Pulse recently revealed that the CQC will be able to access GP records without patient consent, while the regulator is also looking at the GP records of the most vulnerable children as part of an inspection programme of child safeguarding policies.

Readers' comments (11)

  • Every day I have these little mini-dreams, thoughts if you like about how pleasurable it would be to be "shut down" and never have to see the practice again. The final wave goodbye, the crocodile tears and the placing of old journals in a bin-liner. To be denied this perpetual "honour" of being a GP. This "honour" is clearly too great to be "bestowed" on undeserving GPs!! Let us all go and then get some "real dcotors" in place instead.

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  • Funny - I don't remember RCGP being active in supporting practices locally where as an LMC we have held practices hands from the start. We are also intensively supporting a number of practices following adverse CQC inspection reports. This is in partnership with NHS Eng Area Team and CCG.

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  • Hmm, nice bit of business income for the RCGP. So how firmly will the RCGP stand up for GPs against the CQC stasi?

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  • Yet again, an organisation acts like a black hole, sucking in resources, time and effort, growing ever massive, ever more -selfimportant, and delivering nothing of use. I will leave it up the reader to guess whether Im referring to the GMC, CQC, NHSEngland, RCGP, some, or all.

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  • Took Early Retirement

    At the risk of being flamed, I think a practice will have to be pretty bad to have sunk to the level of "special measures"- unless, of course, the goalposts move on what constitutes "bad" so that even not having hot espressos ready for the punters is considered bad practice in the future.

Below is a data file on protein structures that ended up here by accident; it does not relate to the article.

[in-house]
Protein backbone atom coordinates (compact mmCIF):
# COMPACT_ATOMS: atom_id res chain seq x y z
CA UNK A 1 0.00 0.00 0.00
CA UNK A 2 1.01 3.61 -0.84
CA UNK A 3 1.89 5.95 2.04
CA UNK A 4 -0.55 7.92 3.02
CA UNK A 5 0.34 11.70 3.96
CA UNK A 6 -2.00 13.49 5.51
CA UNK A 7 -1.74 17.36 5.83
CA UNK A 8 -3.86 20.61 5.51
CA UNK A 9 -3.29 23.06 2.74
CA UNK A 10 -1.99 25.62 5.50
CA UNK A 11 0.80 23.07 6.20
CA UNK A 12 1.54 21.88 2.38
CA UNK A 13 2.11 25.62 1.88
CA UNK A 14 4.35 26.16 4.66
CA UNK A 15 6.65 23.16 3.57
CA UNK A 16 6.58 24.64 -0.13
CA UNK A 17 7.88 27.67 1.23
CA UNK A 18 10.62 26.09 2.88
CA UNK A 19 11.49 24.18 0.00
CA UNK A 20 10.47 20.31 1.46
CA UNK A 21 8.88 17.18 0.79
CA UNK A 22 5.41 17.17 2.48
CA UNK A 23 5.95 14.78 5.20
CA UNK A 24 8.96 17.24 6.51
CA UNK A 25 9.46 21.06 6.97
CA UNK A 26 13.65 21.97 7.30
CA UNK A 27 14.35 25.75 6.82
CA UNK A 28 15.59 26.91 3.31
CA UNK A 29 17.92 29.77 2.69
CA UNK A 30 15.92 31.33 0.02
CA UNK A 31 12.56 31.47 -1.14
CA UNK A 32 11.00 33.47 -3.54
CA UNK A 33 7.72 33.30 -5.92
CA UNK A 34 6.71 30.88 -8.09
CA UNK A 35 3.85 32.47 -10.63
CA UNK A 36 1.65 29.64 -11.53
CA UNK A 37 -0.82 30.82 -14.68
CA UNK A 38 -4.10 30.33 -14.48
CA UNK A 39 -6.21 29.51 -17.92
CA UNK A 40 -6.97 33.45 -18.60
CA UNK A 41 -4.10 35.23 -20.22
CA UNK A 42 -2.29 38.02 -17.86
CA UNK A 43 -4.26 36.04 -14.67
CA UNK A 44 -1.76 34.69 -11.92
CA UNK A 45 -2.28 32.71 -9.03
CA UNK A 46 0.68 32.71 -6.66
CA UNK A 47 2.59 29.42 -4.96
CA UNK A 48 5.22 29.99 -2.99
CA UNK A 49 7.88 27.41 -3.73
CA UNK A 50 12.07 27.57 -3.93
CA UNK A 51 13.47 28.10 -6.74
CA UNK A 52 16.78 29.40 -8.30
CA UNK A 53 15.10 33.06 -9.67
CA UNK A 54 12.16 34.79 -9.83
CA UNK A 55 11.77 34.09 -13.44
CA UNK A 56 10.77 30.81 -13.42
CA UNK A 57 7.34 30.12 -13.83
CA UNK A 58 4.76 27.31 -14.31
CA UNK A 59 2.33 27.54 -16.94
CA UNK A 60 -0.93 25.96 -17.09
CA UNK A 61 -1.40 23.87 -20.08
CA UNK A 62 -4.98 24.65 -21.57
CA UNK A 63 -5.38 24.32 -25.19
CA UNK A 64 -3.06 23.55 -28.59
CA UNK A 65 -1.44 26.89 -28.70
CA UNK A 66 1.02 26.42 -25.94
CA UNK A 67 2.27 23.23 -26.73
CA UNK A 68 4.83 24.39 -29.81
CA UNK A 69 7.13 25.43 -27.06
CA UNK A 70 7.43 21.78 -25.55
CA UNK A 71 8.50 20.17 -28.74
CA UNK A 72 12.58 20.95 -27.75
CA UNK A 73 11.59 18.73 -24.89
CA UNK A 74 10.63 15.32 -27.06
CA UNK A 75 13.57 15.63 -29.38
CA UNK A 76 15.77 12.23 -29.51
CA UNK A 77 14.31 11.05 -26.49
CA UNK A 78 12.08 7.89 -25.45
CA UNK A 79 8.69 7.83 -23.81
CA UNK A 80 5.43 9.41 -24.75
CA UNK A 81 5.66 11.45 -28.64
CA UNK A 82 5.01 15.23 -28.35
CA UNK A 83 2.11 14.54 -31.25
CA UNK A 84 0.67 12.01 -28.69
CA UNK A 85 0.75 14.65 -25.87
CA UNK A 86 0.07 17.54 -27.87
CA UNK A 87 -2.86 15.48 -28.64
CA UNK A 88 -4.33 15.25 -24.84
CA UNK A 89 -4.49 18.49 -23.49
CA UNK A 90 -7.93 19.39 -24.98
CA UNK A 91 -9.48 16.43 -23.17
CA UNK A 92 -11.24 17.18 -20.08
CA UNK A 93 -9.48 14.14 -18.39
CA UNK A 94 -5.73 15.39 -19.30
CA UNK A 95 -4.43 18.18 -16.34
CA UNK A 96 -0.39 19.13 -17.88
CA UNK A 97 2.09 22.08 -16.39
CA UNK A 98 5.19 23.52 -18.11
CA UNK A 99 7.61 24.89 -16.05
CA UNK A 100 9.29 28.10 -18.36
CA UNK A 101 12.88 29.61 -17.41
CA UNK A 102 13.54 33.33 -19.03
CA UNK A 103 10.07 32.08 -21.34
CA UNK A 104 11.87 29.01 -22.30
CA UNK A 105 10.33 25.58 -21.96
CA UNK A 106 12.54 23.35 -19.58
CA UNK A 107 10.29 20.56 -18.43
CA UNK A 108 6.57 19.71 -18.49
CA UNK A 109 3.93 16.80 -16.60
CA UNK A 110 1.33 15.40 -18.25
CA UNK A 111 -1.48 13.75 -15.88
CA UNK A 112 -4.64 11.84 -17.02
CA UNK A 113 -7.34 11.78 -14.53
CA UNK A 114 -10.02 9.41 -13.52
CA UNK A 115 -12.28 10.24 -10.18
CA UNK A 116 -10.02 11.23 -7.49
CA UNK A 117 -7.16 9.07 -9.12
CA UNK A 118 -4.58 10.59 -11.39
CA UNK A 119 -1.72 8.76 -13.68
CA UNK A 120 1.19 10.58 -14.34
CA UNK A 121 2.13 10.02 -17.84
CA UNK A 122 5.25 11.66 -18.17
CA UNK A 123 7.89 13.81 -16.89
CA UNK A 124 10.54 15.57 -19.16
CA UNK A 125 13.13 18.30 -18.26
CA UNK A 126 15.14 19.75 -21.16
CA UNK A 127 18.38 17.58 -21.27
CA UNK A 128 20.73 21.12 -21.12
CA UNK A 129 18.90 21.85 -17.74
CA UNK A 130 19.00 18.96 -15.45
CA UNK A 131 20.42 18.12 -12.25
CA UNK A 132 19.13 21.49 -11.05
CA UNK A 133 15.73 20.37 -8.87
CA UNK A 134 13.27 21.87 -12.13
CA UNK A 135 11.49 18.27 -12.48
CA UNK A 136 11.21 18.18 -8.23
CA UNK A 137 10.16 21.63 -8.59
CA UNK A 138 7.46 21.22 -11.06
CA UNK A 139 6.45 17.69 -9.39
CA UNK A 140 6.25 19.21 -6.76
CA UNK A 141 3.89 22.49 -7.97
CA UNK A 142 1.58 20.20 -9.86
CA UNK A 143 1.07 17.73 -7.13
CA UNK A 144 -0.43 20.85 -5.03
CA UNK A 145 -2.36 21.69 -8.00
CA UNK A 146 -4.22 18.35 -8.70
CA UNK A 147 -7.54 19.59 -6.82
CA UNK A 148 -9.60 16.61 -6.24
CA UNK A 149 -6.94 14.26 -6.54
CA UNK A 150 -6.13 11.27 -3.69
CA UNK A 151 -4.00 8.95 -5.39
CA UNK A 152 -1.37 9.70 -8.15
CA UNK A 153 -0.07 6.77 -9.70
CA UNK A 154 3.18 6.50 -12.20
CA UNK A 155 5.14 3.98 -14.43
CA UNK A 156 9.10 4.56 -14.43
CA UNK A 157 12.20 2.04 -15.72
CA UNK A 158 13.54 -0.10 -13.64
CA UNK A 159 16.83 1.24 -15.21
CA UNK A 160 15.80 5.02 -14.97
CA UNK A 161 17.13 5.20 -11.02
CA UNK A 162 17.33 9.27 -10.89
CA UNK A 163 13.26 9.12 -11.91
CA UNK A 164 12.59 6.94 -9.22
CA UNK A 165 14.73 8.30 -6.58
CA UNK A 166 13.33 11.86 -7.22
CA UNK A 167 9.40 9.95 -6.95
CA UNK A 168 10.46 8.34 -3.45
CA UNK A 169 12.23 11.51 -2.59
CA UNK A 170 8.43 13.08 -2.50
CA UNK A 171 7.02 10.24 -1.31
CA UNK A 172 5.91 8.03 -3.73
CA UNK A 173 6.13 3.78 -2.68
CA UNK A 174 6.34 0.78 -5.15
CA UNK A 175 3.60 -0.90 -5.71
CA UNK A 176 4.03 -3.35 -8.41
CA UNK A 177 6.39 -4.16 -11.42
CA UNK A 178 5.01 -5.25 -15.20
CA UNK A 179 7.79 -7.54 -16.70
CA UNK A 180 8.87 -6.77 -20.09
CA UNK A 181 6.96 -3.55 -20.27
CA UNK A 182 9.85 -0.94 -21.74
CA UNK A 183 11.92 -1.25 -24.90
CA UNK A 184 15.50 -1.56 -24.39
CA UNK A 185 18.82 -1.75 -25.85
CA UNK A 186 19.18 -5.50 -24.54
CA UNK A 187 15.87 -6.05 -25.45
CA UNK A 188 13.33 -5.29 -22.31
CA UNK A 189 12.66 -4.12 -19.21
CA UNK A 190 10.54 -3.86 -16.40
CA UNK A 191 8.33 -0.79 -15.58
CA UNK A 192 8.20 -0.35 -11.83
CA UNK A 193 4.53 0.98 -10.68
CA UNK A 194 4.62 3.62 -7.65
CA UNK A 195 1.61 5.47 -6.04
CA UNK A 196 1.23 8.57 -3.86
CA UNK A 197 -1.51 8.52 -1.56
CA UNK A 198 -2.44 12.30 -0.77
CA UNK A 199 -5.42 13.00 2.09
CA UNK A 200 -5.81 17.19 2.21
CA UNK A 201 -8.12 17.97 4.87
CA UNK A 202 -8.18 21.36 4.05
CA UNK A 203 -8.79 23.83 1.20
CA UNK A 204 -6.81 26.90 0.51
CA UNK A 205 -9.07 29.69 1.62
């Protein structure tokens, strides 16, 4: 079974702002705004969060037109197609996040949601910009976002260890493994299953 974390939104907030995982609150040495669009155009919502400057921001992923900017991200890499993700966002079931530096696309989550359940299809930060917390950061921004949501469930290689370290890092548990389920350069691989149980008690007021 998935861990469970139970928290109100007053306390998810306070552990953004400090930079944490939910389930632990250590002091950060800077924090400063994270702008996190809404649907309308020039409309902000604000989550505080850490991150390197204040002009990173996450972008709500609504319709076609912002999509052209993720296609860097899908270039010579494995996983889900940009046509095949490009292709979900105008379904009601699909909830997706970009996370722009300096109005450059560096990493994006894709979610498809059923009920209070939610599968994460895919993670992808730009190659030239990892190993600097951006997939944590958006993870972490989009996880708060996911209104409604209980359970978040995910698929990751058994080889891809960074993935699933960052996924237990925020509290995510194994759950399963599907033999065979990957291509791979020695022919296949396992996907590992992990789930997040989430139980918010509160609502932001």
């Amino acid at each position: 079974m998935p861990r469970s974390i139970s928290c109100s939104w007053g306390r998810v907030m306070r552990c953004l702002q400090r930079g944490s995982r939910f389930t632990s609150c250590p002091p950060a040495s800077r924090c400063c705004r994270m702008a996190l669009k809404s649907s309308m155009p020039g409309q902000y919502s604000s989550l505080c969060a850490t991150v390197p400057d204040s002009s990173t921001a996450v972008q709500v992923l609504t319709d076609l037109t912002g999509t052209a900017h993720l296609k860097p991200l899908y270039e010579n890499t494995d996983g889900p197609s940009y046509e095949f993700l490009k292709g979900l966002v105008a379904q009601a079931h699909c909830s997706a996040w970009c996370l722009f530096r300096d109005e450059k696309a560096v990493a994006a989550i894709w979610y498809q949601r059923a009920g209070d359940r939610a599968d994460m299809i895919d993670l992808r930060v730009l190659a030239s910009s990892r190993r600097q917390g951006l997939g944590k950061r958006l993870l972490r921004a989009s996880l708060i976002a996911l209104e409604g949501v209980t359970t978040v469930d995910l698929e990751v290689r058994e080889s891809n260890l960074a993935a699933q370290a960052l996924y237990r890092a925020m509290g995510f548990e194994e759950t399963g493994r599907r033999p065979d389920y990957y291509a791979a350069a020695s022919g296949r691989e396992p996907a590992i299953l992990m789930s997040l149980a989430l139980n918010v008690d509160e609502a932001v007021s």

So, if remedial work is needed, then unless there were unusual extenuating circumstances, I think a contribution from the practice would be in order. Might help with some people's motivation?

    However, on current trends the numbers would be very small.

    Flame away!

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  • I think you are right John, assuming that the bar is set at the correct level. Just had our inspection and await our report so may disagree with you later!!

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  • Yep that'll be the day. £5k I don't think so. One closed practice, 2000 patients sloshing around an almost broken system and a new locum is born.

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  • When I looked, out of interest, at the GP practice CQC inspection reports of practices with whom I worked a few years ago, I thought they appeared pretty accurate. If practices are finding that they are failing to meet the standards required, why don't they buddy up with a local one that does and find out what they're doing right? In my experience it's having the right systems and procedures in place and that staff know what to do for safeguarding, confidentiality issues etc.

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  • I was trained to seek evidence in deciding if an intervention made a difference. Can someone show me the evidence that the CQC - which must be sucking millions out of the practices inspects leads to tangible real outcomes in improvements in patient care? This is a pointless organisation that parasitises the health service. A whole inspection-regulation complex has developed feeding its own growth. It needs to be dramatically scaled back.

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  • kafka
    stalin are forgiven